TOPICS: Crime/Corruption; News/Current Events; War on Terror
KEYWORDS: tsa
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From 1984:

"Surveillance 4: Winston thinks about how dangerous it is to allow your thoughts to wander when you are in public or facing the telescreen. Your facial expressions are watched closely and the wrong expression can have dire consequences. For example, looking disbelieving when a victory is announced would be facecrime."

1 posted on 08/15/2007 7:39:07 AM PDT by Dan Evans
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To: Dan Evans

Sounds like we’ve been getting some training from El Al security.

Good.


2 posted on 08/15/2007 7:41:05 AM PDT by Ramius (Personally, I give us... one chance in three. More tea?)
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To: Dan Evans
American officers receive 16 hours of training — far less than their Israeli counterparts_ because U.S. officials want to be less intrusive.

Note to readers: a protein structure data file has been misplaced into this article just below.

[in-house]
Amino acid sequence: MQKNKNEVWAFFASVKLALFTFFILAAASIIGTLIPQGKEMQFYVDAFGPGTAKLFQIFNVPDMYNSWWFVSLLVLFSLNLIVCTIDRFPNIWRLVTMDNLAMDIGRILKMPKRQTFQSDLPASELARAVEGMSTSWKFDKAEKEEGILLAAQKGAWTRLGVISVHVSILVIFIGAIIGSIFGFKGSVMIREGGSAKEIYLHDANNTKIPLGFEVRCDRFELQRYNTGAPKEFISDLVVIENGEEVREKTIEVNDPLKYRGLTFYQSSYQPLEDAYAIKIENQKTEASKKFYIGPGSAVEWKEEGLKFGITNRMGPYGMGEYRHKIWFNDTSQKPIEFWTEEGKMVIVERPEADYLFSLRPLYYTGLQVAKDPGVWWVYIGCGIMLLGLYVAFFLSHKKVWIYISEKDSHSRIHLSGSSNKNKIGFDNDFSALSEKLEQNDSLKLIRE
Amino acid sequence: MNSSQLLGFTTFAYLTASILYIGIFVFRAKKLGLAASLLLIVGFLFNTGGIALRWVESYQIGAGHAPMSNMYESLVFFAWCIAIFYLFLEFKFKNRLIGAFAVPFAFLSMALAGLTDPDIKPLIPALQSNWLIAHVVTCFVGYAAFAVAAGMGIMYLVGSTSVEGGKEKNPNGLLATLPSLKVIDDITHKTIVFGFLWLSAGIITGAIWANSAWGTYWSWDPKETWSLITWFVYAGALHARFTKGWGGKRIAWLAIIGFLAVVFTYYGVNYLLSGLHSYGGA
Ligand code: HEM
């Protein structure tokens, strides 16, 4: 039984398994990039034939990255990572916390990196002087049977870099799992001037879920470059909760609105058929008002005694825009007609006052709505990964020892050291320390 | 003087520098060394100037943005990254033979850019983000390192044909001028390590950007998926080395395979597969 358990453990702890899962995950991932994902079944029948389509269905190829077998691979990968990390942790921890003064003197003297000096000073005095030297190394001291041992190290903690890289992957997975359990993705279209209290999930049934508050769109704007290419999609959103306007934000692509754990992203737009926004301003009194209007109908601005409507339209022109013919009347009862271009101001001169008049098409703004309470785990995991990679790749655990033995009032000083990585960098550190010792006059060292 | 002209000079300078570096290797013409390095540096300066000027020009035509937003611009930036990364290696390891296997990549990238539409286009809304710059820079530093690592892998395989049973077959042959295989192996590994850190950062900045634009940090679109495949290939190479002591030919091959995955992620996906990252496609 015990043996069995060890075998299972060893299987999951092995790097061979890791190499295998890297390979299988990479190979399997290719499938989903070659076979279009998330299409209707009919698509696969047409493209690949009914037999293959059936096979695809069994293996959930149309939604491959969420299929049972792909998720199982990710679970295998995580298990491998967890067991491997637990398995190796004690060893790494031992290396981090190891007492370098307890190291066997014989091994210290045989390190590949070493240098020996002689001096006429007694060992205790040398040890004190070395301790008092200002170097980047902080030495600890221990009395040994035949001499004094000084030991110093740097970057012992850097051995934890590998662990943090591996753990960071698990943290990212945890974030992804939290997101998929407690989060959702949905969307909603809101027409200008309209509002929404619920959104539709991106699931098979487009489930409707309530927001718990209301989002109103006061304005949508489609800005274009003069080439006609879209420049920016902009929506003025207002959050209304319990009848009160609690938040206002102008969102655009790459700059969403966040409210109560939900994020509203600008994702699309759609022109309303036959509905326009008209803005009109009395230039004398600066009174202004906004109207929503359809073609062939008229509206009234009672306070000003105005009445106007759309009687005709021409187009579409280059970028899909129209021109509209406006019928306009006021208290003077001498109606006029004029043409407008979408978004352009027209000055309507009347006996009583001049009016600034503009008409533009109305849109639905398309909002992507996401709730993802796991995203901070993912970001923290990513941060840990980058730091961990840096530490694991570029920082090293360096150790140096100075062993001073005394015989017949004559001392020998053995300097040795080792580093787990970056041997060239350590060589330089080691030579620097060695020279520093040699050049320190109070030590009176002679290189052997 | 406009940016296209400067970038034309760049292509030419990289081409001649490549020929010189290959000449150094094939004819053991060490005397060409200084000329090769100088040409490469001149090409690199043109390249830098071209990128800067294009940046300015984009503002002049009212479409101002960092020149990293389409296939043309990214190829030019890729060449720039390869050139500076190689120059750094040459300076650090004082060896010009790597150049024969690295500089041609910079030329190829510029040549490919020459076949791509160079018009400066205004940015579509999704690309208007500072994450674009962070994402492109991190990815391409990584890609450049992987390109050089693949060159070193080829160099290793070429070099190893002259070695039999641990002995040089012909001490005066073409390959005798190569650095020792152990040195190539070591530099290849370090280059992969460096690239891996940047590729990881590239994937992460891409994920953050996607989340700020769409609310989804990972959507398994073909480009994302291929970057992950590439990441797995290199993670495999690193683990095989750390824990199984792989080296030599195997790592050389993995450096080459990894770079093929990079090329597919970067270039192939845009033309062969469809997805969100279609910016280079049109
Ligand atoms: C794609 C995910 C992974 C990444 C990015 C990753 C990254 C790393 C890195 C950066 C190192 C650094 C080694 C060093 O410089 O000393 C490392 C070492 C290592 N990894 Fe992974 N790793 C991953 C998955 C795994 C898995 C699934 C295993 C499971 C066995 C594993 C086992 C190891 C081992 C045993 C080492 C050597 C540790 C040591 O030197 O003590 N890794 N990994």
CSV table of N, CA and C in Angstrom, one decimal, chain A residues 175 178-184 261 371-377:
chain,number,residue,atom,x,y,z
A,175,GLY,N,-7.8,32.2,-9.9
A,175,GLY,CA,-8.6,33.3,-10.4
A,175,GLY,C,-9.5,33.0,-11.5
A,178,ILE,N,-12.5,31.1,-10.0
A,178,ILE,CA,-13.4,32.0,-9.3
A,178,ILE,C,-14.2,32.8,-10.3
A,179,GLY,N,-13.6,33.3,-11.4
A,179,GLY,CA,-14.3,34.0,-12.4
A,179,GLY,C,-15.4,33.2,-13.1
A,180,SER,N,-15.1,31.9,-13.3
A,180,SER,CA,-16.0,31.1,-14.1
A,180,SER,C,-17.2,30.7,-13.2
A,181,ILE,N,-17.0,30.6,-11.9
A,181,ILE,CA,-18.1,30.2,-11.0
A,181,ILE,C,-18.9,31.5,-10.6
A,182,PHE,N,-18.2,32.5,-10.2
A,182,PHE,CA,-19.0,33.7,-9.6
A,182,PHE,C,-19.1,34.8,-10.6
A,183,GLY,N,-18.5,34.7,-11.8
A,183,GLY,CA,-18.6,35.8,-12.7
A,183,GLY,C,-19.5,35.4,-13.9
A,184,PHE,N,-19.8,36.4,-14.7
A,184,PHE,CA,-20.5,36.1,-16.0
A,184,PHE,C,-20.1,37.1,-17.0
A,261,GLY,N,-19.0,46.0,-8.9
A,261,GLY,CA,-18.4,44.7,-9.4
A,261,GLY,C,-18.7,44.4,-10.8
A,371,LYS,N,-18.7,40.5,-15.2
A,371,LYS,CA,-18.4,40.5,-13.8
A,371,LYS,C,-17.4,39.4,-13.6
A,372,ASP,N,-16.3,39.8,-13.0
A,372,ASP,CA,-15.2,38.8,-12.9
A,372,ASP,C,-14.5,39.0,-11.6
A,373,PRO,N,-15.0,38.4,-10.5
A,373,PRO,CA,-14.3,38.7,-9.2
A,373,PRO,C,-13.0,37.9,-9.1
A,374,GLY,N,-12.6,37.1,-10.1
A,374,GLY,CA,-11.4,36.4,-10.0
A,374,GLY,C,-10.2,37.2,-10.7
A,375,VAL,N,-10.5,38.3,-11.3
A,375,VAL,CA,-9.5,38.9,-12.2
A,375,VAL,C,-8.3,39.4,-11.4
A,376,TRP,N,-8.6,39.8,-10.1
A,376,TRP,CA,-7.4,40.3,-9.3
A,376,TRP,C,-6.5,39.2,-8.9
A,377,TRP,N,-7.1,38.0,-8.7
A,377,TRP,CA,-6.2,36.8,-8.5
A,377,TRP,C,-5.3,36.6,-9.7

I feel safer already.

3 posted on 08/15/2007 7:42:12 AM PDT by rocksblues (Just enforce the law!)
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To: Dan Evans
>New airport agents check for danger in fliers' facial expressions

I guess from now on
John will have to get around
on a Greyhound bus!

4 posted on 08/15/2007 7:42:22 AM PDT by theFIRMbss
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To: Dan Evans

Frightening stuff. What if someone is having a really bad day. Besides, since traveling these days is usually a nightmare to begin with, how could they even tell?


5 posted on 08/15/2007 7:42:31 AM PDT by USMCWife6869 (Godspeed Sand Sharks.)
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To: Dan Evans
"It was terribly dangerous to let your thoughts wander when you were in any public place or within range of a telescreen. The smallest thing could give you away. A nervous tic, an unconscious look of anxiety, a habit of muttering to yourself -- anything that carried with it the suggestion of abnormality, of having something to hide. In any case, to wear an improper expression on your face (to look incredulous when a victory was announced, for example) was itself a punishable offence. There was even a word for it in Newspeak: facecrime, it was called.

-- George Orwell, 1984


6 posted on 08/15/2007 7:43:05 AM PDT by Dan Evans